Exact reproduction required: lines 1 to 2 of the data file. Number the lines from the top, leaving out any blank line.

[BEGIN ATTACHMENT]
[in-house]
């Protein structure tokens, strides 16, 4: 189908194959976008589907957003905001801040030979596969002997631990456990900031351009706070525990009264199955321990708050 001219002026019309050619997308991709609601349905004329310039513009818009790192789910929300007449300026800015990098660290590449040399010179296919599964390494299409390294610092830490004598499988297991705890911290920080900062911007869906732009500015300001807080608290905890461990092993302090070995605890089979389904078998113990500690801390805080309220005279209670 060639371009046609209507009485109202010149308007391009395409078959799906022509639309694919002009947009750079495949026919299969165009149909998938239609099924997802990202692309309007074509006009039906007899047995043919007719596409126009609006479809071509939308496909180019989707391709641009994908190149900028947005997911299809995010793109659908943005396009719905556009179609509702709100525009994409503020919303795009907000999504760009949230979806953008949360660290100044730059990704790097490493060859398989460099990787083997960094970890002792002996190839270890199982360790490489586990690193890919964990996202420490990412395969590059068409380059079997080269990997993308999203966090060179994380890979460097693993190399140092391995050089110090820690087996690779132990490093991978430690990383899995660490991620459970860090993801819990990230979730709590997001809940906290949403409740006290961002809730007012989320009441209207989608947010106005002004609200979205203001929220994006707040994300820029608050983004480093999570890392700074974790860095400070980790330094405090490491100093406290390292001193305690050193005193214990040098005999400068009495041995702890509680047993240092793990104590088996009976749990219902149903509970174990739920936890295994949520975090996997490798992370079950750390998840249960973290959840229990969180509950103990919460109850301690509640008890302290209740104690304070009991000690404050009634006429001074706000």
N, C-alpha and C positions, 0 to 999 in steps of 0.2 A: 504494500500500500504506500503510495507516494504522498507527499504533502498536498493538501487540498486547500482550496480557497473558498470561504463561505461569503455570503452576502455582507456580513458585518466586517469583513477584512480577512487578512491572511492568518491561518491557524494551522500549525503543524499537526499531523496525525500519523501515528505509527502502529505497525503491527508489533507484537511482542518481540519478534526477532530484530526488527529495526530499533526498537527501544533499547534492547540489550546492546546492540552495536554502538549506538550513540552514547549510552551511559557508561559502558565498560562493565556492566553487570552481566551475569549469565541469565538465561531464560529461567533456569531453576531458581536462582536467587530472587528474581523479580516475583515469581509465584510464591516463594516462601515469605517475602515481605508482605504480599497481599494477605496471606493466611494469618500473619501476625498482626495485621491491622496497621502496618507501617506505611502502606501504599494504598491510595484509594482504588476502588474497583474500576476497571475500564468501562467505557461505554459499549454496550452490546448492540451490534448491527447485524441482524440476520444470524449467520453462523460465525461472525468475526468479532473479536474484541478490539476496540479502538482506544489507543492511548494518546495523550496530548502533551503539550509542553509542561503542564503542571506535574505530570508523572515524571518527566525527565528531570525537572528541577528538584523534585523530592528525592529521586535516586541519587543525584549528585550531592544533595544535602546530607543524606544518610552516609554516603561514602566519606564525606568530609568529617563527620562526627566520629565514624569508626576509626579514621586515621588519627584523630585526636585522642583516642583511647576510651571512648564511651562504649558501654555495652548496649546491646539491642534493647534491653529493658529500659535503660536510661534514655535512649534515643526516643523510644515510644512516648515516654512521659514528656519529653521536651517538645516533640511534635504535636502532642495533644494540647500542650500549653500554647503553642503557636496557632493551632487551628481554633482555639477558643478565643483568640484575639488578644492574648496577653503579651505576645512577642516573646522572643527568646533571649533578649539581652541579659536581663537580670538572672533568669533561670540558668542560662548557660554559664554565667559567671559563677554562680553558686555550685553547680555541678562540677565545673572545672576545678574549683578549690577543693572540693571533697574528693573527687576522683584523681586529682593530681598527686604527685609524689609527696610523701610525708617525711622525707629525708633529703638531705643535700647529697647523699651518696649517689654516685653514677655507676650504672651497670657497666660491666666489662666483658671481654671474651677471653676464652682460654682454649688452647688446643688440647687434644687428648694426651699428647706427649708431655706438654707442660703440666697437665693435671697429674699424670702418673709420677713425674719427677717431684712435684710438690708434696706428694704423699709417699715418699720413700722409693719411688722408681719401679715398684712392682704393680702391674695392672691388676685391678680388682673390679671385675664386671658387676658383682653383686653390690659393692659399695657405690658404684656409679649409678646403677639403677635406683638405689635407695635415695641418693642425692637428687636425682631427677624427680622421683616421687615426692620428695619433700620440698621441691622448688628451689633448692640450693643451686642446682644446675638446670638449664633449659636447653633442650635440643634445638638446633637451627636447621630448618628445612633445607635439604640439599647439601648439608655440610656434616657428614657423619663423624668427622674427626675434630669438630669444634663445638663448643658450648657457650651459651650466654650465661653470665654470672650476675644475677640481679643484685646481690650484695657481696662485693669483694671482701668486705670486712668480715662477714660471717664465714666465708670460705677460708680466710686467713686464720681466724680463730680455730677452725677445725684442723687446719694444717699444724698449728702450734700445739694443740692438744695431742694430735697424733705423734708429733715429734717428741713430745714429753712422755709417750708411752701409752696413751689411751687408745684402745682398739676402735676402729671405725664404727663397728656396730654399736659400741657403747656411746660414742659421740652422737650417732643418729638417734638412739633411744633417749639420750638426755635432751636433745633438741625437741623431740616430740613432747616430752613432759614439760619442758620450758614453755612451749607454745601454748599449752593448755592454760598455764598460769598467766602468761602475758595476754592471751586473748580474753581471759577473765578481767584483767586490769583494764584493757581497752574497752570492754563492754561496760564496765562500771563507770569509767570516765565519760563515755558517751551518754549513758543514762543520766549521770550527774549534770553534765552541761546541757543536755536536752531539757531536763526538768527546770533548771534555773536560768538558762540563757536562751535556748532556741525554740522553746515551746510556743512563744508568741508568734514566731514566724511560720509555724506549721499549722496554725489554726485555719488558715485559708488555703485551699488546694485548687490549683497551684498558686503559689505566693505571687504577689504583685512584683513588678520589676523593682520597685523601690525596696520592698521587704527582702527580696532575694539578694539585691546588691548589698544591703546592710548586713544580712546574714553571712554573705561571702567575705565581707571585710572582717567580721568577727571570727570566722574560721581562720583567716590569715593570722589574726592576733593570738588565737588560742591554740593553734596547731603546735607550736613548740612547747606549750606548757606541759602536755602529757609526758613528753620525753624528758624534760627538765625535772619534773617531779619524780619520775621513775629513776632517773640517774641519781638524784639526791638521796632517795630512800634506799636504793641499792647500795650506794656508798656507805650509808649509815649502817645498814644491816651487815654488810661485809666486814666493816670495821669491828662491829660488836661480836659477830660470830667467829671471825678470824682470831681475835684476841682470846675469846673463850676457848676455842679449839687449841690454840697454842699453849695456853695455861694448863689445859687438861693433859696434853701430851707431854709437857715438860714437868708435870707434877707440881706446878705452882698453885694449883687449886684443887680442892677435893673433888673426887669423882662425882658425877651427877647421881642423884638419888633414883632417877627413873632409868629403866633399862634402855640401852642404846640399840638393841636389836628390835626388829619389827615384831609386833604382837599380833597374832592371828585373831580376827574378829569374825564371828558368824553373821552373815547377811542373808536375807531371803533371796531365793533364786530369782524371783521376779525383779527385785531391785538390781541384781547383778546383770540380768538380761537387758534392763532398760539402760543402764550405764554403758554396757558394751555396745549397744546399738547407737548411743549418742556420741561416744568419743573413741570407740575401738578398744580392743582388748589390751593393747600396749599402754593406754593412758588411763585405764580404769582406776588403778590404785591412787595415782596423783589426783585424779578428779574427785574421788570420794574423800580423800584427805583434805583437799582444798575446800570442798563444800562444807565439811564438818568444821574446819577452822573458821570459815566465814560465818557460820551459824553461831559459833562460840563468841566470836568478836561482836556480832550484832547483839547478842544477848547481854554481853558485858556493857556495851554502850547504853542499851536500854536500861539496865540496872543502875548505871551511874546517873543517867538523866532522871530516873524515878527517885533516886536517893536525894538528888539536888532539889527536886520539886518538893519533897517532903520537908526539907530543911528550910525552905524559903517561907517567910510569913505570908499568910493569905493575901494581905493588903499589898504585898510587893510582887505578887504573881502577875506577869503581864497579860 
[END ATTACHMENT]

[in-house]
């Protein structure tokens, strides 16, 4: 189908194959976008589907957003905001801040030979596969002997631990456990900031351009706070525990009264199955321990708050 001219002026019309050619997308991709609601349905004329310039513009818009790192789910929300007449300026800015990098660290590449040399010179296919599964390494299409390294610092830490004598499988297991705890911290920080900062911007869906732009500015300001807080608290905890461990092993302090070995605890089979389904078998113990500690801390805080309220005279209670 060639371009046609209507009485109202010149308007391009395409078959799906022509639309694919002009947009750079495949026919299969165009149909998938239609099924997802990202692309309007074509006009039906007899047995043919007719596409126009609006479809071509939308496909180019989707391709641009994908190149900028947005997911299809995010793109659908943005396009719905556009179609509702709100525009994409503020919303795009907000999504760009949230979806953008949360660290100044730059990704790097490493060859398989460099990787083997960094970890002792002996190839270890199982360790490489586990690193890919964990996202420490990412395969590059068409380059079997080269990997993308999203966090060179994380890979460097693993190399140092391995050089110090820690087996690779132990490093991978430690990383899995660490991620459970860090993801819990990230979730709590997001809940906290949403409740006290961002809730007012989320009441209207989608947010106005002004609200979205203001929220994006707040994300820029608050983004480093999570890392700074974790860095400070980790330094405090490491100093406290390292001193305690050193005193214990040098005999400068009495041995702890509680047993240092793990104590088996009976749990219902149903509970174990739920936890295994949520975090996997490798992370079950750390998840249960973290959840229990969180509950103990919460109850301690509640008890302290209740104690304070009991000690404050009634006429001074706000």